The following Tax practice note Produced in partnership with Charles Goddard of Rosetta Tax provides comprehensive and up to date legal information covering:
The simplest form of joint investment in property is for the investors to own the property jointly. While this is relatively rare in a commercial context, where investors prefer to establish a vehicle such as a partnership or a company to act as a joint venture vehicle, it is still the most common form of joint investment. Most investments by individuals will take this form.
Contractual joint ownership can take many forms, such as:
where each party has a direct legal interest in the asset (see Practice Note: Establishing a beneficial interest (joint ownership))
where a trust (whether express or implied) is formed over the property, so that the property is held by trustees on behalf of beneficiaries of the trust (see Practice Note: Trusts of land—property)
where an implicit partnership arrangement exists (see Practice Note: Forming a general partnership and continuing obligations)
This Practice Note considers each of these forms of joint ownership, their direct tax (ie income tax, corporation tax and capital gains tax (CGT)) treatment and the tax implications for the contracting parties.
References in this Practice Note to CGT are to capital gains tax for individuals and trustees and to corporation tax on chargeable gains for companies subject to corporation tax.
These forms of contractual joint ownership have different treatments for the purposes of VAT and SDLT, which are outside the scope of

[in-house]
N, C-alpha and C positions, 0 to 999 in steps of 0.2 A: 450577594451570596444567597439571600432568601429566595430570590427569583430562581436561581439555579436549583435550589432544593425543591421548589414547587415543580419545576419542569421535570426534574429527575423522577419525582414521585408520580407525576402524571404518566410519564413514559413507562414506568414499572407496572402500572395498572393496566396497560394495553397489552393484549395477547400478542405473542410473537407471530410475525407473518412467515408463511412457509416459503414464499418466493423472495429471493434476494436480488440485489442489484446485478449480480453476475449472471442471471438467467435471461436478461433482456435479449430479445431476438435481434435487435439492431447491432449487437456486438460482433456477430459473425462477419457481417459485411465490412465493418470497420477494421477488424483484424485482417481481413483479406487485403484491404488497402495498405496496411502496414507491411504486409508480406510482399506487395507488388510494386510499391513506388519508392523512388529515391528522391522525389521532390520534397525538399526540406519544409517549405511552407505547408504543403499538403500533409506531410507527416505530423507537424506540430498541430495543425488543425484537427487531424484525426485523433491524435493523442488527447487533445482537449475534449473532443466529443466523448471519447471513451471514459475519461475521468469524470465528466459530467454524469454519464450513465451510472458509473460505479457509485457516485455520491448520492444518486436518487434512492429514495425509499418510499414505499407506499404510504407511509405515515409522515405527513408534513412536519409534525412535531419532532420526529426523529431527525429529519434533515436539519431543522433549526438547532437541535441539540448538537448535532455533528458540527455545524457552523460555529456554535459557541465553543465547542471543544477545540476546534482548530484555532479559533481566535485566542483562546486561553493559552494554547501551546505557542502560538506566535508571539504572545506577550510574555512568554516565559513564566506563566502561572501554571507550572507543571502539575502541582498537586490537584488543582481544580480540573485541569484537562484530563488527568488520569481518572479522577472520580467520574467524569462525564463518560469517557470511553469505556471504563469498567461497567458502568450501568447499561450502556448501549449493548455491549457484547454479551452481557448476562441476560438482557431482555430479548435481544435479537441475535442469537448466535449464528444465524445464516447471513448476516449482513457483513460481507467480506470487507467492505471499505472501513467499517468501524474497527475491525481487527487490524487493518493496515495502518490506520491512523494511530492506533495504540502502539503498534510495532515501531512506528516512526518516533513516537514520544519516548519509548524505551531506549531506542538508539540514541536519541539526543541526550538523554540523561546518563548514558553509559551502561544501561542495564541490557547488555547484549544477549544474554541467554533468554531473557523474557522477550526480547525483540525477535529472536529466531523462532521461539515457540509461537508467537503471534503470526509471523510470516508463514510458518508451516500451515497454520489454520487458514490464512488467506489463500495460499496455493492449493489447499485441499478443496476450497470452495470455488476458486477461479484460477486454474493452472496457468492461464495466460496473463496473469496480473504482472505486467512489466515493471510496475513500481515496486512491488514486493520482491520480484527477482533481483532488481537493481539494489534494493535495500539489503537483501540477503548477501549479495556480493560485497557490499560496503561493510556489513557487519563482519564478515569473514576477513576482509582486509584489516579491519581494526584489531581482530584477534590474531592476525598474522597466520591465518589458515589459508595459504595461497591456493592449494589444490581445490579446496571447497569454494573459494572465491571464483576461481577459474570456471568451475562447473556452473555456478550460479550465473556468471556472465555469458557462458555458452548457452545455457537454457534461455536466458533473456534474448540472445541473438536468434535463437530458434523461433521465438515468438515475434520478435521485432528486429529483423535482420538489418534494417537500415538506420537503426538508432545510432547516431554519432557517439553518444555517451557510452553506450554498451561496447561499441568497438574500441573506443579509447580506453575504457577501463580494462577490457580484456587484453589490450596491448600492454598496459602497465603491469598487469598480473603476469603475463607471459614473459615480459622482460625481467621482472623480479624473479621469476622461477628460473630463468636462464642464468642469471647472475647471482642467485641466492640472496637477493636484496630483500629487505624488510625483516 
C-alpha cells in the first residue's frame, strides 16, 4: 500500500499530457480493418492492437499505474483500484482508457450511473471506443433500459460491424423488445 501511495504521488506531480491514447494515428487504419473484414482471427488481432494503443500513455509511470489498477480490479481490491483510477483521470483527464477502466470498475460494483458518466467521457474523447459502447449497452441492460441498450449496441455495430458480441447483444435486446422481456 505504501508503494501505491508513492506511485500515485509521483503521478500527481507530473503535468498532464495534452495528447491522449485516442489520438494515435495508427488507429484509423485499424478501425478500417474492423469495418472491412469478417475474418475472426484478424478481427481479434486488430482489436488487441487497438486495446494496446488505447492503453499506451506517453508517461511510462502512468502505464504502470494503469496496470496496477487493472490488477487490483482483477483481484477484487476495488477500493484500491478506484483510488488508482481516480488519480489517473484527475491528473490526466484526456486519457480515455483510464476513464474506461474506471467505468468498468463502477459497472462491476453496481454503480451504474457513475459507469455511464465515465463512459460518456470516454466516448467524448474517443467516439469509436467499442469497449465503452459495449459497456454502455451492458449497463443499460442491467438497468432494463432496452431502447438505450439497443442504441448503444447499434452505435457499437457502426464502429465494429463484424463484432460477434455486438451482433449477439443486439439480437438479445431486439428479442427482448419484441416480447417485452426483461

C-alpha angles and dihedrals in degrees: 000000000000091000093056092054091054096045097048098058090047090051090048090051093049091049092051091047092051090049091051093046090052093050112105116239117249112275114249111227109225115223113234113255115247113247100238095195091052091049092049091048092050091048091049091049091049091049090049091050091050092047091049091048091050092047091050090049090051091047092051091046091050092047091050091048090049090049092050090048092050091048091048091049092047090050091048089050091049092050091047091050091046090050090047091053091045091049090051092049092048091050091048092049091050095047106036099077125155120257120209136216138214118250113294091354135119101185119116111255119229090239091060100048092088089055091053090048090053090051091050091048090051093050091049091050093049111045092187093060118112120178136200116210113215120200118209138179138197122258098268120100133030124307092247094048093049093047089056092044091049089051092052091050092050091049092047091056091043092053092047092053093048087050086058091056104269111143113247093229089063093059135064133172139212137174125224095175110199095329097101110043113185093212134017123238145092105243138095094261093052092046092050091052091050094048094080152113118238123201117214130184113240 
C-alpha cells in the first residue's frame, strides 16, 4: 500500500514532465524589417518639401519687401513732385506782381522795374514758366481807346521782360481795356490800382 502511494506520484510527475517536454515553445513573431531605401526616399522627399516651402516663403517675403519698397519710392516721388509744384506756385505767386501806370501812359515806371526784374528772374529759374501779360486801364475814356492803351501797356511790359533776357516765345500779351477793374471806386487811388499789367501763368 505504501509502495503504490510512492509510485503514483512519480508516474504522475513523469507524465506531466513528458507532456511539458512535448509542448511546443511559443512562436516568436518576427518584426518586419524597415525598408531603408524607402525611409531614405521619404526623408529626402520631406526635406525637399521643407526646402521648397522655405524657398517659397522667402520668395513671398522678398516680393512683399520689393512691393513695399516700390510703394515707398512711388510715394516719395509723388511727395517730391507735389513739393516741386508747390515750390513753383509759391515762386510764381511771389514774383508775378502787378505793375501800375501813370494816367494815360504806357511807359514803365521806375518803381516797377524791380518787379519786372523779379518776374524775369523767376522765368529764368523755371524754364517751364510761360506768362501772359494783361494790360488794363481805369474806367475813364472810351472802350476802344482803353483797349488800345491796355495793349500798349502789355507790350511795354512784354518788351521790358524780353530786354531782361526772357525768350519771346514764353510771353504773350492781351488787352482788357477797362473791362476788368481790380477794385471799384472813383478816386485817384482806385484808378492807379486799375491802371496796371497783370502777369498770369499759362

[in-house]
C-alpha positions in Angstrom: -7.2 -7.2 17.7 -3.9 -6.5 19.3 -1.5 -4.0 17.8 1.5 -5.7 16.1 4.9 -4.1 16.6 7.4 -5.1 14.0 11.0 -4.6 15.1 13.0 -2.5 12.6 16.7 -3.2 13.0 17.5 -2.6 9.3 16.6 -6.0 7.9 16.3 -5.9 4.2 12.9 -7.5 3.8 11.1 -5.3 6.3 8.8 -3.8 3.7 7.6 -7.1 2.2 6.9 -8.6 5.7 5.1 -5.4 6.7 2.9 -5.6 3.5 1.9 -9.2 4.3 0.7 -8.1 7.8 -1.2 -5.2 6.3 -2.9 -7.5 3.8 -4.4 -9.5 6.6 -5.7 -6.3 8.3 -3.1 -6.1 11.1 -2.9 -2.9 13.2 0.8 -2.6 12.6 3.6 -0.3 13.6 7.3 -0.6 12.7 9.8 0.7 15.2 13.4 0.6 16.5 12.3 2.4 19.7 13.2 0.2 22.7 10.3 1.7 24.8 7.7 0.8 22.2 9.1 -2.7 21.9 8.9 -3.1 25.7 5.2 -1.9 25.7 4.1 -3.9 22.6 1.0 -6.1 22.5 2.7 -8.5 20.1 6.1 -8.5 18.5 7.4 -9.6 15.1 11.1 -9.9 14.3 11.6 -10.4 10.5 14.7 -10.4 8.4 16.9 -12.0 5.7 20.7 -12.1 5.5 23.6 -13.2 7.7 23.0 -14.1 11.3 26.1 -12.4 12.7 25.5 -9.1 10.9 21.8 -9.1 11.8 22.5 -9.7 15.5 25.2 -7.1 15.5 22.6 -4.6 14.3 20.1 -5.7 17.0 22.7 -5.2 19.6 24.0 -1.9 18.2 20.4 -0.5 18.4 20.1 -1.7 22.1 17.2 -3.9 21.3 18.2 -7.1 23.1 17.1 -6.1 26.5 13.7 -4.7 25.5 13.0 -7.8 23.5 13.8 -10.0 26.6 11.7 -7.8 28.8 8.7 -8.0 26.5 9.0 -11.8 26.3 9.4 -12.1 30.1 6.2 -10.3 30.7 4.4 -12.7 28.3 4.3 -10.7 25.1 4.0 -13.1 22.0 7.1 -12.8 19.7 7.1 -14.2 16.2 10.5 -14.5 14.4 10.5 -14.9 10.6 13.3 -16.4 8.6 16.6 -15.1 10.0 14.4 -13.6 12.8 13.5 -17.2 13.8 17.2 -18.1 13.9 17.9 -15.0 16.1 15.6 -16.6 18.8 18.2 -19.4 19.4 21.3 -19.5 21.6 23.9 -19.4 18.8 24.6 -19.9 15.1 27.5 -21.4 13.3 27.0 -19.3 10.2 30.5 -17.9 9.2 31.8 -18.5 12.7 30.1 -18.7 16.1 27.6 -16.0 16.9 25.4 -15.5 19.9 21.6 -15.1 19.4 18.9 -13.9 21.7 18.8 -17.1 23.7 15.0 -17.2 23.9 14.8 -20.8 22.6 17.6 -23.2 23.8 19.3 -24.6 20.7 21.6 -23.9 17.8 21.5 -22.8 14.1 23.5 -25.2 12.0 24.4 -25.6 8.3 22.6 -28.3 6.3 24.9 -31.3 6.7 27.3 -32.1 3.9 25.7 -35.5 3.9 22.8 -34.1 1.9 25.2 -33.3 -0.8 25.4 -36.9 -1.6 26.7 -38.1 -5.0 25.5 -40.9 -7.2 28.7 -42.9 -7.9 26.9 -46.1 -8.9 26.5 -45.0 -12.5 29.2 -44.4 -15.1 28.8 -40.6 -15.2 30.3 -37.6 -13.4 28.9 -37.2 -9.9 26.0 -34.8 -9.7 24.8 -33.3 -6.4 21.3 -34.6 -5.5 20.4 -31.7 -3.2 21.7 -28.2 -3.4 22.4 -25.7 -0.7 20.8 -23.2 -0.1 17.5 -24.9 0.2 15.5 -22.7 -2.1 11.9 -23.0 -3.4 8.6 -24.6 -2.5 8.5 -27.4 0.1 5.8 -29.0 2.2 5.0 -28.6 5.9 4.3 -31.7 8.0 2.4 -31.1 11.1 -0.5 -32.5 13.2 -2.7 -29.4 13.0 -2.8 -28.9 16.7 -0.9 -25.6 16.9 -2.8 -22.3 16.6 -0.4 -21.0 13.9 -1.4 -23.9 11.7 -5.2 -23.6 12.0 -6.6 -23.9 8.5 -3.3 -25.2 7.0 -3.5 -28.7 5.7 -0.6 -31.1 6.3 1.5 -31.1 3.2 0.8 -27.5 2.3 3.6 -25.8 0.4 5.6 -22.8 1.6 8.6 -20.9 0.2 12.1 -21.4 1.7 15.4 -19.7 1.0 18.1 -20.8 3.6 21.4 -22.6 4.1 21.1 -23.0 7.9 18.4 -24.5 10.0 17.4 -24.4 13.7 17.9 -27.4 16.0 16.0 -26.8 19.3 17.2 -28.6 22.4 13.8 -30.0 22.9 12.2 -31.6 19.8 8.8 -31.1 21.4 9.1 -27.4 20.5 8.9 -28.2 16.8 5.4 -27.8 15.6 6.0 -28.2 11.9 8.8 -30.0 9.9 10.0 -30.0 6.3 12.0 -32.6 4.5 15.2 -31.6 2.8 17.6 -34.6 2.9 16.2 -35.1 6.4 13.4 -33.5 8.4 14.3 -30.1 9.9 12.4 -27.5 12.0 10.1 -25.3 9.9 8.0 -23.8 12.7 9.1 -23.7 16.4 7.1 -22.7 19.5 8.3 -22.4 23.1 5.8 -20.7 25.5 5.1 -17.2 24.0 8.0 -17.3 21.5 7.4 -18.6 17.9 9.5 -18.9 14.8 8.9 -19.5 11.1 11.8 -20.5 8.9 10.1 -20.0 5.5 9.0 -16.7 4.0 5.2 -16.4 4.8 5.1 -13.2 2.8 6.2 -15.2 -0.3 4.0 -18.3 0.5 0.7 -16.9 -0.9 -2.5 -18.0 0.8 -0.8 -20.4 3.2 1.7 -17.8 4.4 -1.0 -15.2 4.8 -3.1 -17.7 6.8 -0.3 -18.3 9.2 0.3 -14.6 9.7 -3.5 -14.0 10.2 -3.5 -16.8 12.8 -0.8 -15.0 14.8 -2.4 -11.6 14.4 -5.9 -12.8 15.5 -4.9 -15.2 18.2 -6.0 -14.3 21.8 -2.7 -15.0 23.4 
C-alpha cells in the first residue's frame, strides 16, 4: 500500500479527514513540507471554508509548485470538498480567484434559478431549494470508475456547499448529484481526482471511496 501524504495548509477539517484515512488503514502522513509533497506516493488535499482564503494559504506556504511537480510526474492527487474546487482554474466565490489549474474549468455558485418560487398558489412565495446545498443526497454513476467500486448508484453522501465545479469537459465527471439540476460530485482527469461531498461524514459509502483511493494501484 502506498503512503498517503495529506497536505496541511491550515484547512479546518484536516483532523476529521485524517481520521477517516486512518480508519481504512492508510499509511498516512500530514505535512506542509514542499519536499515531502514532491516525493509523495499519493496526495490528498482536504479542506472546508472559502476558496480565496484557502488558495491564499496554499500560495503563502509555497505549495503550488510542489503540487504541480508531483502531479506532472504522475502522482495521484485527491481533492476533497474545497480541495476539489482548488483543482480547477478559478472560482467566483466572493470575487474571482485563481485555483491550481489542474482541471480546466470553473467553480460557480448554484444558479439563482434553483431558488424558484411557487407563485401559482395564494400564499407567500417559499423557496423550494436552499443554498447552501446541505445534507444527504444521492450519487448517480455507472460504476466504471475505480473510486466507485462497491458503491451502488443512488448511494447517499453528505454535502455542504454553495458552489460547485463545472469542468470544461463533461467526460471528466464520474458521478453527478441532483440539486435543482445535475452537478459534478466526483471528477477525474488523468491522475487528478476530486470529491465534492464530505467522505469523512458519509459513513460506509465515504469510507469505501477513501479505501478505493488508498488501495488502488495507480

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Coronavirus (COVID-19): The guidance detailing normal practice set out in this Practice Note may be affected by measures concerning process and procedure in the civil courts that have been introduced as a result of the coronavirus (COVID-19) pandemic. For guidance, see Practice Note: Coronavirus
Who is a fiduciary?There is no comprehensive list of the relationships which give rise to the existence of fiduciary duties under common law. Some relationships are automatically fiduciary, eg those between trustee and beneficiary, solicitor and client, principal and agent, business partner and
An ad hoc arbitration is any arbitration in which the parties have not selected an institution to administer the arbitration. This offers parties flexibility as to the conduct of the arbitration, but less external support for the process. It can be quicker than institutional arbitration but not if
What is quia timet relief?Injunctions are generally awarded where a party has already suffered a wrong. For guidance on injunctions generally, see Practice Note: Injunctions—guiding principles. However, an injunction may be sought before a party's rights have been infringed on the basis that they
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